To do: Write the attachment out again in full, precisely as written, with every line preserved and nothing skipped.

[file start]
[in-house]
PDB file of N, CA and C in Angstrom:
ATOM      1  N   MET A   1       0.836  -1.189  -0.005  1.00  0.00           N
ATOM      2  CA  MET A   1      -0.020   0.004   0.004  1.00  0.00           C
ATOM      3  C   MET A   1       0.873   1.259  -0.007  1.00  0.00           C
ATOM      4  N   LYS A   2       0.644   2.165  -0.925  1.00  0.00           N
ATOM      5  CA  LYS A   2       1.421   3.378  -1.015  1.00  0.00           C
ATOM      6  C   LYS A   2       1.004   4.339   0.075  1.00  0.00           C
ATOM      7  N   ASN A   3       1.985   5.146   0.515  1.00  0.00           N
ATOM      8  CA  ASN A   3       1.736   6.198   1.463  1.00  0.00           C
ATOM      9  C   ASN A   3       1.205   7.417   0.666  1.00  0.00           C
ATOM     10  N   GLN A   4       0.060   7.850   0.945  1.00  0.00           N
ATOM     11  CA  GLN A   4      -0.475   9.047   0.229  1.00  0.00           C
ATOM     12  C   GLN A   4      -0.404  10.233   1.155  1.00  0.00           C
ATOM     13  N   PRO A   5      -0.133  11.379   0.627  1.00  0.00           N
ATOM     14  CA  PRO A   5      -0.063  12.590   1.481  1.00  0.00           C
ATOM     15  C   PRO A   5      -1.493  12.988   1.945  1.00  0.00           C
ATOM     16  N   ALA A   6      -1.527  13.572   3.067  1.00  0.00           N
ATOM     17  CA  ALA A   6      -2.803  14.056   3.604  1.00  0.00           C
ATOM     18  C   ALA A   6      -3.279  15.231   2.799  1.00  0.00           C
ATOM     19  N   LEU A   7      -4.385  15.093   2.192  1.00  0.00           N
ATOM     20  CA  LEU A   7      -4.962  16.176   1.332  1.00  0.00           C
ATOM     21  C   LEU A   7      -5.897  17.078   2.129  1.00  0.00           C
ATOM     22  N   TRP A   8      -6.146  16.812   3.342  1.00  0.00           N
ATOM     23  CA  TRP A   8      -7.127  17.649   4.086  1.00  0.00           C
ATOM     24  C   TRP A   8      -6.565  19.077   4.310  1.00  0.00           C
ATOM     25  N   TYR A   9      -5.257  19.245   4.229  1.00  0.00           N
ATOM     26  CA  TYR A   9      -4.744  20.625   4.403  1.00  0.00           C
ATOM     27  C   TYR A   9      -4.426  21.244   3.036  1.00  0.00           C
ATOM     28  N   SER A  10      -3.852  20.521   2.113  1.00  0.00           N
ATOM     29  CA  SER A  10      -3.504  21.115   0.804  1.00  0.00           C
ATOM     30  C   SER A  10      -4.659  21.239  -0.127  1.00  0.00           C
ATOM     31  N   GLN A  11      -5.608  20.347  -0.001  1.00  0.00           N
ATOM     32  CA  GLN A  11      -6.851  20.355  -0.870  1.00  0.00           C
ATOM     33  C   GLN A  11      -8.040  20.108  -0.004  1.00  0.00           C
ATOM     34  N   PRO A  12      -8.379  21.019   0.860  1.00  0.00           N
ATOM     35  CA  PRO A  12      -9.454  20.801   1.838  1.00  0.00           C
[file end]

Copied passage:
[in-house]
PDB file of N, CA and C in Angstrom:
ATOM      1  N   MET A   1       0.836  -1.189  -0.005  1.00  0.00           N
ATOM      2  CA  MET A   1      -0.020   0.004   0.004  1.00  0.00           C
ATOM      3  C   MET A   1       0.873   1.259  -0.007  1.00  0.00           C
ATOM      4  N   LYS A   2       0.644   2.165  -0.925  1.00  0.00           N
ATOM      5  CA  LYS A   2       1.421   3.378  -1.015  1.00  0.00           C
ATOM      6  C   LYS A   2       1.004   4.339   0.075  1.00  0.00           C
ATOM      7  N   ASN A   3       1.985   5.146   0.515  1.00  0.00           N
ATOM      8  CA  ASN A   3       1.736   6.198   1.463  1.00  0.00           C
ATOM      9  C   ASN A   3       1.205   7.417   0.666  1.00  0.00           C
ATOM     10  N   GLN A   4       0.060   7.850   0.945  1.00  0.00           N
ATOM     11  CA  GLN A   4      -0.475   9.047   0.229  1.00  0.00           C
ATOM     12  C   GLN A   4      -0.404  10.233   1.155  1.00  0.00           C
ATOM     13  N   PRO A   5      -0.133  11.379   0.627  1.00  0.00           N
ATOM     14  CA  PRO A   5      -0.063  12.590   1.481  1.00  0.00           C
ATOM     15  C   PRO A   5      -1.493  12.988   1.945  1.00  0.00           C
ATOM     16  N   ALA A   6      -1.527  13.572   3.067  1.00  0.00           N
ATOM     17  CA  ALA A   6      -2.803  14.056   3.604  1.00  0.00           C
ATOM     18  C   ALA A   6      -3.279  15.231   2.799  1.00  0.00           C
ATOM     19  N   LEU A   7      -4.385  15.093   2.192  1.00  0.00           N
ATOM     20  CA  LEU A   7      -4.962  16.176   1.332  1.00  0.00           C
ATOM     21  C   LEU A   7      -5.897  17.078   2.129  1.00  0.00           C
ATOM     22  N   TRP A   8      -6.146  16.812   3.342  1.00  0.00           N
ATOM     23  CA  TRP A   8      -7.127  17.649   4.086  1.00  0.00           C
ATOM     24  C   TRP A   8      -6.565  19.077   4.310  1.00  0.00           C
ATOM     25  N   TYR A   9      -5.257  19.245   4.229  1.00  0.00           N
ATOM     26  CA  TYR A   9      -4.744  20.625   4.403  1.00  0.00           C
ATOM     27  C   TYR A   9      -4.426  21.244   3.036  1.00  0.00           C
ATOM     28  N   SER A  10      -3.852  20.521   2.113  1.00  0.00           N
ATOM     29  CA  SER A  10      -3.504  21.115   0.804  1.00  0.00           C
ATOM     30  C   SER A  10      -4.659  21.239  -0.127  1.00  0.00           C
ATOM     31  N   GLN A  11      -5.608  20.347  -0.001  1.00  0.00           N
ATOM     32  CA  GLN A  11      -6.851  20.355  -0.870  1.00  0.00           C
ATOM     33  C   GLN A  11      -8.040  20.108  -0.004  1.00  0.00           C
ATOM     34  N   PRO A  12      -8.379  21.019   0.860  1.00  0.00           N
ATOM     35  CA  PRO A  12      -9.454  20.801   1.838  1.00  0.00           C